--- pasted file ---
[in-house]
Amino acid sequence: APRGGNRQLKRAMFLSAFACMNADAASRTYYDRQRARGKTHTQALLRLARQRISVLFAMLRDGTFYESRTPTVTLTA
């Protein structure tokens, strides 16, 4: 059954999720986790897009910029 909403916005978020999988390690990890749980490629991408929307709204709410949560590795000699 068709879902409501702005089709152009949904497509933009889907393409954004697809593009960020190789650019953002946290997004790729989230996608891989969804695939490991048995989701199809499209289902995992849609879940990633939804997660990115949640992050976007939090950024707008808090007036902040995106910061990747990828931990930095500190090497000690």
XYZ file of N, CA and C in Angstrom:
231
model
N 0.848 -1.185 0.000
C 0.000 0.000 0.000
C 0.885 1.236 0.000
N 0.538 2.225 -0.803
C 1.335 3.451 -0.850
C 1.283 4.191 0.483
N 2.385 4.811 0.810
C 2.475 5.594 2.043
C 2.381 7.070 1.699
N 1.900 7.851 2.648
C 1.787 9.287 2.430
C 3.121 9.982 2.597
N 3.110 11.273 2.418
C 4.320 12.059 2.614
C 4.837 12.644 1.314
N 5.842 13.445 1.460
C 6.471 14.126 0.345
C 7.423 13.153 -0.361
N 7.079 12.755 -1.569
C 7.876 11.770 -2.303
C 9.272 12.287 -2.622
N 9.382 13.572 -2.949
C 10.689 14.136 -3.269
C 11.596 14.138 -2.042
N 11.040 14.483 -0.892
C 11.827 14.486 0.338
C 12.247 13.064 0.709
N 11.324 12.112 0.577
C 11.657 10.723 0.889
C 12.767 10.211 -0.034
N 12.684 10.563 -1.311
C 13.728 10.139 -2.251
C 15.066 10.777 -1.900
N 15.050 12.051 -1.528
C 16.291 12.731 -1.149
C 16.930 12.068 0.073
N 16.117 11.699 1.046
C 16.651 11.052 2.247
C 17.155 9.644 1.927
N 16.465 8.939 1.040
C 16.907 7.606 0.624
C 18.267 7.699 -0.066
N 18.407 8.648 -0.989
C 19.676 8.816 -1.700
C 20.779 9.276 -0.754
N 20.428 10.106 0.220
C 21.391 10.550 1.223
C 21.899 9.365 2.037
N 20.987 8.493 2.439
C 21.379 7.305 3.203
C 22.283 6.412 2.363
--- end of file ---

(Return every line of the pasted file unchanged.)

[in-house]
Amino acid sequence: APRGGNRQLKRAMFLSAFACMNADAASRTYYDRQRARGKTHTQALLRLARQRISVLFAMLRDGTFYESRTPTVTLTA
């Protein structure tokens, strides 16, 4: 059954999720986790897009910029 909403916005978020999988390690990890749980490629991408929307709204709410949560590795000699 068709879902409501702005089709152009949904497509933009889907393409954004697809593009960020190789650019953002946290997004790729989230996608891989969804695939490991048995989701199809499209289902995992849609879940990633939804997660990115949640992050976007939090950024707008808090007036902040995106910061990747990828931990930095500190090497000690």
XYZ file of N, CA and C in Angstrom:
231
model
N 0.848 -1.185 0.000
C 0.000 0.000 0.000
C 0.885 1.236 0.000
N 0.538 2.225 -0.803
C 1.335 3.451 -0.850
C 1.283 4.191 0.483
N 2.385 4.811 0.810
C 2.475 5.594 2.043
C 2.381 7.070 1.699
N 1.900 7.851 2.648
C 1.787 9.287 2.430
C 3.121 9.982 2.597
N 3.110 11.273 2.418
C 4.320 12.059 2.614
C 4.837 12.644 1.314
N 5.842 13.445 1.460
C 6.471 14.126 0.345
C 7.423 13.153 -0.361
N 7.079 12.755 -1.569
C 7.876 11.770 -2.303
C 9.272 12.287 -2.622
N 9.382 13.572 -2.949
C 10.689 14.136 -3.269
C 11.596 14.138 -2.042
N 11.040 14.483 -0.892
C 11.827 14.486 0.338
C 12.247 13.064 0.709
N 11.324 12.112 0.577
C 11.657 10.723 0.889
C 12.767 10.211 -0.034
N 12.684 10.563 -1.311
C 13.728 10.139 -2.251
C 15.066 10.777 -1.900
N 15.050 12.051 -1.528
C 16.291 12.731 -1.149
C 16.930 12.068 0.073
N 16.117 11.699 1.046
C 16.651 11.052 2.247
C 17.155 9.644 1.927
N 16.465 8.939 1.040
C 16.907 7.606 0.624
C 18.267 7.699 -0.066
N 18.407 8.648 -0.989
C 19.676 8.816 -1.700
C 20.779 9.276 -0.754
N 20.428 10.106 0.220
C 21.391 10.550 1.223
C 21.899 9.365 2.037
N 20.987 8.493 2.439
C 21.379 7.305 3.203
C 22.283 6.412 2.363